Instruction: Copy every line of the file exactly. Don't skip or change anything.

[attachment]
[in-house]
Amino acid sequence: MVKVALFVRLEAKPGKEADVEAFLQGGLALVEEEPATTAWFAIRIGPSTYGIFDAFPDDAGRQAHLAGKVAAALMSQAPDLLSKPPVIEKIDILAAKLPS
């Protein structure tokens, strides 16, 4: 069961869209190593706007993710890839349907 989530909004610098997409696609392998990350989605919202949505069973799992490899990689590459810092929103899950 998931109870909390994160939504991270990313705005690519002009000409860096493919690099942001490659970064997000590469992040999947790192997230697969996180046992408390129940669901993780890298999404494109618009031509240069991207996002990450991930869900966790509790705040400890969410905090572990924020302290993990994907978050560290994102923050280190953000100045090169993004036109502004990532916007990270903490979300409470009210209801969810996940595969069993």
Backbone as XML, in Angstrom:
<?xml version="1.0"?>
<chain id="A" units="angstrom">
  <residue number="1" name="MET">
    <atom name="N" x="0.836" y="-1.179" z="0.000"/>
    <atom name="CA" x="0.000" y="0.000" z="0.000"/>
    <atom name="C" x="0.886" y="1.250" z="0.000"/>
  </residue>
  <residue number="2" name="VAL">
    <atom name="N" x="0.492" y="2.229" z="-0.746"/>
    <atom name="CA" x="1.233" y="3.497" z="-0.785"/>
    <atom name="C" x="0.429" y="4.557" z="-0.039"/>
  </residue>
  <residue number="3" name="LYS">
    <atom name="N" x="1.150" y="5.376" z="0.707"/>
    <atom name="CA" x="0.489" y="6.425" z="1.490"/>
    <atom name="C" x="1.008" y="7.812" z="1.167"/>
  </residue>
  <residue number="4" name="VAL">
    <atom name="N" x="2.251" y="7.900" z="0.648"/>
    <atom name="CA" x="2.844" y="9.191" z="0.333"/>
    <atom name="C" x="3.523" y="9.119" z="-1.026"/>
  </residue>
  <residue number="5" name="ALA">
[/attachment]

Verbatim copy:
[in-house]
Amino acid sequence: MVKVALFVRLEAKPGKEADVEAFLQGGLALVEEEPATTAWFAIRIGPSTYGIFDAFPDDAGRQAHLAGKVAAALMSQAPDLLSKPPVIEKIDILAAKLPS
């Protein structure tokens, strides 16, 4: 069961869209190593706007993710890839349907 989530909004610098997409696609392998990350989605919202949505069973799992490899990689590459810092929103899950 998931109870909390994160939504991270990313705005690519002009000409860096493919690099942001490659970064997000590469992040999947790192997230697969996180046992408390129940669901993780890298999404494109618009031509240069991207996002990450991930869900966790509790705040400890969410905090572990924020302290993990994907978050560290994102923050280190953000100045090169993004036109502004990532916007990270903490979300409470009210209801969810996940595969069993």
Backbone as XML, in Angstrom:
<?xml version="1.0"?>
<chain id="A" units="angstrom">
  <residue number="1" name="MET">
    <atom name="N" x="0.836" y="-1.179" z="0.000"/>
    <atom name="CA" x="0.000" y="0.000" z="0.000"/>
    <atom name="C" x="0.886" y="1.250" z="0.000"/>
  </residue>
  <residue number="2" name="VAL">
    <atom name="N" x="0.492" y="2.229" z="-0.746"/>
    <atom name="CA" x="1.233" y="3.497" z="-0.785"/>
    <atom name="C" x="0.429" y="4.557" z="-0.039"/>
  </residue>
  <residue number="3" name="LYS">
    <atom name="N" x="1.150" y="5.376" z="0.707"/>
    <atom name="CA" x="0.489" y="6.425" z="1.490"/>
    <atom name="C" x="1.008" y="7.812" z="1.167"/>
  </residue>
  <residue number="4" name="VAL">
    <atom name="N" x="2.251" y="7.900" z="0.648"/>
    <atom name="CA" x="2.844" y="9.191" z="0.333"/>
    <atom name="C" x="3.523" y="9.119" z="-1.026"/>
  </residue>
  <residue number="5" name="ALA">